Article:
Monday, February 5, 2007

Carnaval in Limoux

What a better de-stresser from house-hunting than to head over to Limoux for the annual Fecos, or Carnaval? From January 17 to March 7, 2007, in the Place de la Republic, His Majesty the King of the Carnaval will preside over the proceedings. Every weekend there will be more and more parades in the main square. Masked pierrots accompanied by musicians following and playing for them make their way through the tunnel of spectators. They stop at each cafe along the square, enter and entertain and/or annoy the customers. Confetti forming snow-like drifts is strewn about the square. The pierrots wear clown-like uniforms, the colors strikingly bright even on gloomy days. The weekend events occur at 11am, 4:30pm and 10pm both Saturday and Sunday until Easter. The bands playing take turns, but each is apparently distinguishable by its distinctive colors. Entertainers also sport carabenas, the long flexible decorative wands. Hundreds of people turn out the Sunday morning we arrive. Vendors selling beignets and honey, little girls riding the carousel, elderly ladies wearing their finest, and the sun streaming down. Life is good!

Limoux is also famous for another reason---Blanquette. As the story goes, Dom Perignon was making his way through the Limoux area and happened to stop and was treated to a taste of a delightfully effervescent drink. He was so taken by it that he immediately returned to Champagne and reproduced the "recipe" to create what we now know as champagne. Where the fable ends and the truth begins is up to the imagination. It all depends upon whom you ask, and how much you've had to drink.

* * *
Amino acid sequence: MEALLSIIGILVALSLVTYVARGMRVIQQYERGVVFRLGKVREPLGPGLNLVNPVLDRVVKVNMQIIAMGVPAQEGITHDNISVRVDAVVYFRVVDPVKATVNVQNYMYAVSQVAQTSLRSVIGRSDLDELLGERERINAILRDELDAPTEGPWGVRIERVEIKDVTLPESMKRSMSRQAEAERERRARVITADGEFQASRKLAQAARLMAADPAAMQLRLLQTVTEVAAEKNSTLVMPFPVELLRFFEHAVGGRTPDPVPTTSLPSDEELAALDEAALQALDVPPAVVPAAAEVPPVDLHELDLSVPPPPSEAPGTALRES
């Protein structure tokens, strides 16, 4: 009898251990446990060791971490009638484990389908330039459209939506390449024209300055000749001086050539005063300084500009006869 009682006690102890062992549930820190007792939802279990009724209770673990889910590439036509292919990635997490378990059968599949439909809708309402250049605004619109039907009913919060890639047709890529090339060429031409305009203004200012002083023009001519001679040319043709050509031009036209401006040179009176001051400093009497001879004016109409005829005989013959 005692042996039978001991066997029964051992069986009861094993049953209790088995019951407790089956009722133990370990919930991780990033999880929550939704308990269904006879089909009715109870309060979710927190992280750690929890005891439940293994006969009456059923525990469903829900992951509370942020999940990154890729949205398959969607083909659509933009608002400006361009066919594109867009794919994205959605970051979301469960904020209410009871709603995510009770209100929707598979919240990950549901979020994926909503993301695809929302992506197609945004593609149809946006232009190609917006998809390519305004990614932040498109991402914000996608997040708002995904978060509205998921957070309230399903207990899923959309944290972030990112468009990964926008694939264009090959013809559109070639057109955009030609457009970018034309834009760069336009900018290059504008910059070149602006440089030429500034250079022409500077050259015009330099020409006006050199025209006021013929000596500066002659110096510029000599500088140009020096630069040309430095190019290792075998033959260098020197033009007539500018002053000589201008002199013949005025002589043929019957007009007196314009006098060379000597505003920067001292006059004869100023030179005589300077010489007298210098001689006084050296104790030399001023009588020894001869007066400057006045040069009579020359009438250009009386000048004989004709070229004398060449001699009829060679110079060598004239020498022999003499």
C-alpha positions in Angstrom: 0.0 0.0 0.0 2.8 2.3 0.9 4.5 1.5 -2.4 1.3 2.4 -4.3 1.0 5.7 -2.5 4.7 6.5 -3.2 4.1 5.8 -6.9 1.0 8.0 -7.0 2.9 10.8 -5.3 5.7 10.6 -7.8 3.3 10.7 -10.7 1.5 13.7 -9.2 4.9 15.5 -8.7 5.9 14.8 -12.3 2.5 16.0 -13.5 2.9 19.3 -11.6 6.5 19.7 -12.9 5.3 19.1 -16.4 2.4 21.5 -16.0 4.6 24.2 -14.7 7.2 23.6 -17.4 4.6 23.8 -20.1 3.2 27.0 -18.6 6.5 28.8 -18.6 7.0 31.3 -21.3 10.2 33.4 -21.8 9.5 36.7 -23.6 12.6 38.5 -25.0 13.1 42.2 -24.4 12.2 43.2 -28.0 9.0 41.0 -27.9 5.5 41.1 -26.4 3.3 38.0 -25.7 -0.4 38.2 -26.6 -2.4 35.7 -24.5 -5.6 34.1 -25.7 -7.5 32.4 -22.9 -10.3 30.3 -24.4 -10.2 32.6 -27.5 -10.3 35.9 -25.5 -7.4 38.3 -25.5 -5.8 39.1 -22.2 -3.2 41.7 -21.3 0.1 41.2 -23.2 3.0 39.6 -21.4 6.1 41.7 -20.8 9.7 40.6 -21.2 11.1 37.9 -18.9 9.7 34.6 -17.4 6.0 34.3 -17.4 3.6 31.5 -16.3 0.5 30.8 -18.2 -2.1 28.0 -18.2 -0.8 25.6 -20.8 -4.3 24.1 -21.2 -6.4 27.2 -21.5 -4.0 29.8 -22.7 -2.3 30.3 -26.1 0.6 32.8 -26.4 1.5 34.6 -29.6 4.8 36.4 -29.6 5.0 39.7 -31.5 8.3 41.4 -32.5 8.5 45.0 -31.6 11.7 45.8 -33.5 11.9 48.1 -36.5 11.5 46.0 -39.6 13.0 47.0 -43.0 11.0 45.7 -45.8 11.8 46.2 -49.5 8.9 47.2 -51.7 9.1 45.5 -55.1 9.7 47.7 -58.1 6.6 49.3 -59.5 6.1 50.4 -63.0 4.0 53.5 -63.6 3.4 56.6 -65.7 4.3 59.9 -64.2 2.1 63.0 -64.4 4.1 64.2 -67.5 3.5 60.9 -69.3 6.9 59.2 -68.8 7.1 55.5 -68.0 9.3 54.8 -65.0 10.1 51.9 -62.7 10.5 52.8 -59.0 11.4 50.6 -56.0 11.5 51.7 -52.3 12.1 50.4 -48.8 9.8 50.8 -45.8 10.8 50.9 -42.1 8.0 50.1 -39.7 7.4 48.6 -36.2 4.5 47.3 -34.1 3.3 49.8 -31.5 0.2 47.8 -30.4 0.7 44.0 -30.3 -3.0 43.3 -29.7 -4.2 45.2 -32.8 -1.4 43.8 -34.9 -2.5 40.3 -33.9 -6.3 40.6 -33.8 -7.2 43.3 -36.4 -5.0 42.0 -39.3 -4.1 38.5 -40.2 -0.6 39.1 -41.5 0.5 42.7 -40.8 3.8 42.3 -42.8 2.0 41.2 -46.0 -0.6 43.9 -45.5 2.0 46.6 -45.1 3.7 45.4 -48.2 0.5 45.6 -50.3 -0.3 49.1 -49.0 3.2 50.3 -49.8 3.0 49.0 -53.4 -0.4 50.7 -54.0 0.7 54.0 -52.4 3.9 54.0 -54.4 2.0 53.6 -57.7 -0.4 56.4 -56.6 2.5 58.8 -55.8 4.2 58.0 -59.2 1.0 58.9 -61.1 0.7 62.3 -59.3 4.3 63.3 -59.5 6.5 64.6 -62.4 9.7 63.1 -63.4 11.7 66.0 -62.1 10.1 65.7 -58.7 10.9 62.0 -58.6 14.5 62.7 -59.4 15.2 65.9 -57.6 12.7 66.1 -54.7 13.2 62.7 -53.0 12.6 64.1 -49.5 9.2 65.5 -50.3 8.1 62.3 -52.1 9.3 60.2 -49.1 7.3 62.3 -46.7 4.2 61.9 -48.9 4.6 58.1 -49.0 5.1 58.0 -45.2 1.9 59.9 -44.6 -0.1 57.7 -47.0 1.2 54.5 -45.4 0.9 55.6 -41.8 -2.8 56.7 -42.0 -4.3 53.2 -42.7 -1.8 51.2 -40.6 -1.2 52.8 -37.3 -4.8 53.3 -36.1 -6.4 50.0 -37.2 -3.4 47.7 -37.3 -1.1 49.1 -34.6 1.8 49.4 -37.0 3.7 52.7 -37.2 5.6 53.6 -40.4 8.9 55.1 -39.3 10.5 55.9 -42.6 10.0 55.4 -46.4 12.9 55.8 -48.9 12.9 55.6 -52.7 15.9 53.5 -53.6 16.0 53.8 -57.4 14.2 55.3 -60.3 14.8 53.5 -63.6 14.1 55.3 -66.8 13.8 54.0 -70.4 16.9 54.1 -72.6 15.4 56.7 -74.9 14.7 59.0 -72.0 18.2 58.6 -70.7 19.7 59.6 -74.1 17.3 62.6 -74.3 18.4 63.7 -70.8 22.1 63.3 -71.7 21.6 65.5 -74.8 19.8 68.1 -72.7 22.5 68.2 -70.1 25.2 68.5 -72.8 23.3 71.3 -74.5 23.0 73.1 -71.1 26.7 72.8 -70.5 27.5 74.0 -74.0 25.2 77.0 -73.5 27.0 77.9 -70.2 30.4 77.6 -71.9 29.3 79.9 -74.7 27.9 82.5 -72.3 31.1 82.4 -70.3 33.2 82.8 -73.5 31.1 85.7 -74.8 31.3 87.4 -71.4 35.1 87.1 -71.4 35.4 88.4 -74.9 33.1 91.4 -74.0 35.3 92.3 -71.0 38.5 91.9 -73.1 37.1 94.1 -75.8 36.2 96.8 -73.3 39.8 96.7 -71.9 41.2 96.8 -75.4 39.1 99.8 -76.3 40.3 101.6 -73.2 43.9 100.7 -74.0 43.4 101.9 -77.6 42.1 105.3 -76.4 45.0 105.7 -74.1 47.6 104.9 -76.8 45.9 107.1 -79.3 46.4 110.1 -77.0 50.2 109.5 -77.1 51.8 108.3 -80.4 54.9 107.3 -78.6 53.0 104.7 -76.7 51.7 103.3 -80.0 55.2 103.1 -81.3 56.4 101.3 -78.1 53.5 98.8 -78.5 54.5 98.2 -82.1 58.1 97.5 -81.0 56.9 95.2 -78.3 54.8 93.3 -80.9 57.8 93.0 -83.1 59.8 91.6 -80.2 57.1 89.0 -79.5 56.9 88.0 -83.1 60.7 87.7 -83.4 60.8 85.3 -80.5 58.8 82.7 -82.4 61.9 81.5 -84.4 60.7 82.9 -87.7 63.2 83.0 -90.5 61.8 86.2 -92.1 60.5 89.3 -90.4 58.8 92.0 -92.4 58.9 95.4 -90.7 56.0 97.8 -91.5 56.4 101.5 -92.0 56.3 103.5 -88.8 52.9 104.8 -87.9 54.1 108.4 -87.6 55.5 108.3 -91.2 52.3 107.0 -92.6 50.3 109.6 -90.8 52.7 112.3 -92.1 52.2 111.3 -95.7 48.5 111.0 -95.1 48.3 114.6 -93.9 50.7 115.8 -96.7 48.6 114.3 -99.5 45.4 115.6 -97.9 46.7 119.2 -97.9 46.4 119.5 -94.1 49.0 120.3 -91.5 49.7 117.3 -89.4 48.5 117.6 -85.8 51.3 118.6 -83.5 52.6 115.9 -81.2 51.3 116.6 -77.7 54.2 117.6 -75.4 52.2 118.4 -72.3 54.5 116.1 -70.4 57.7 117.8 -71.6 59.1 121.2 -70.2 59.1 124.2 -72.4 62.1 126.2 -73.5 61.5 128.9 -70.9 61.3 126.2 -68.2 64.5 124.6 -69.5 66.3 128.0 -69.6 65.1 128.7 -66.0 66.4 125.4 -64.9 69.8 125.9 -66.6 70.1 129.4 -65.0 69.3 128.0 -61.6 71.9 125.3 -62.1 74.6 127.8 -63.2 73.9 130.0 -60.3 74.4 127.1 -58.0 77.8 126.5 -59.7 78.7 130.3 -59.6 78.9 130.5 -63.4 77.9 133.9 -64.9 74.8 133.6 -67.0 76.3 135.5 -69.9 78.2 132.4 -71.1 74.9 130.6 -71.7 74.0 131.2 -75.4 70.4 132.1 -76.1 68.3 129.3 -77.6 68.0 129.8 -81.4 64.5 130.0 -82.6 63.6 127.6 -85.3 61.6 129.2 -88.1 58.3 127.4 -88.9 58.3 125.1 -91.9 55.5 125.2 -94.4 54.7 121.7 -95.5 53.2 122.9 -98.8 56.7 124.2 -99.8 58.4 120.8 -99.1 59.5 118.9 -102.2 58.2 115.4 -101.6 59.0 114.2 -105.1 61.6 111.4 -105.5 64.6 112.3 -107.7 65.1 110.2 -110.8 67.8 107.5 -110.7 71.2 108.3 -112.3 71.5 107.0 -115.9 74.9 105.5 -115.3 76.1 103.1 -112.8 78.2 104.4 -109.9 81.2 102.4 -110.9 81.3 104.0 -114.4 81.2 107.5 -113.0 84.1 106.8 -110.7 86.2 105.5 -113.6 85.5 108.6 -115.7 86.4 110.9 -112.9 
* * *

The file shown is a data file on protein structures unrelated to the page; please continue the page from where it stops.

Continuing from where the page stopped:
Anna said...

Is Doug the one in the red wig or the monkey mask? :)

leslie said...

He's the guy with the tuba

leslie said...

Eh bien, bonne journee vous dites quand vous departez un petit atelier, une boutique, la boulangerie, la banque etc. Vous dites bonjour quand vous entrez. Et tous le temps, avec bonjour ou bonne journee vous dites monsieur ou madame.

Votre rue est nomme apres la boulangere. Il cuisse (j'espere que c'est le verbe to cook dans le conjugation propre) le pain dans la four. Je pense que de temps en temps il y a une boulangere a la rue. C'est comme ici, nous avons Bank Road and pourquois vous pouvez imaginer.

I hope that the french is fun to decipher, again, don't let anyone french read the post. I don't write french much at all and when I speak I am pulling words out of the air, taking corrections etc. The funniest thing that Joan and Drew and I experienced with the french early on was three days after a conversation with someone we would smack our foreheads and say, oh mon dieu, do you know what I said to M. Guintran, the painter the other day? It is funny how your brain works with a second language, that three days later you will suddenly understand what you said, and it wasn't anything close to what you wanted to say. But I think that the more you can converse, however pitifully, the more you can ask for help with words, the more carefully you listen to how the french go about their business, the faster you will learn. I am still hung up on articles agreeing with nouns, verb tenses and wish I could get the syntax. The important thing is to try, no matter how stupid you think you sound, if you try they adore you and after all we think that french accents are so charming, I believe they think our accent is, well, not charming, but cute maybe.

Bonne nuit, je fais dodo.

Doug said...


Noah said...

She called you a dodo Doug. Its french for dummy.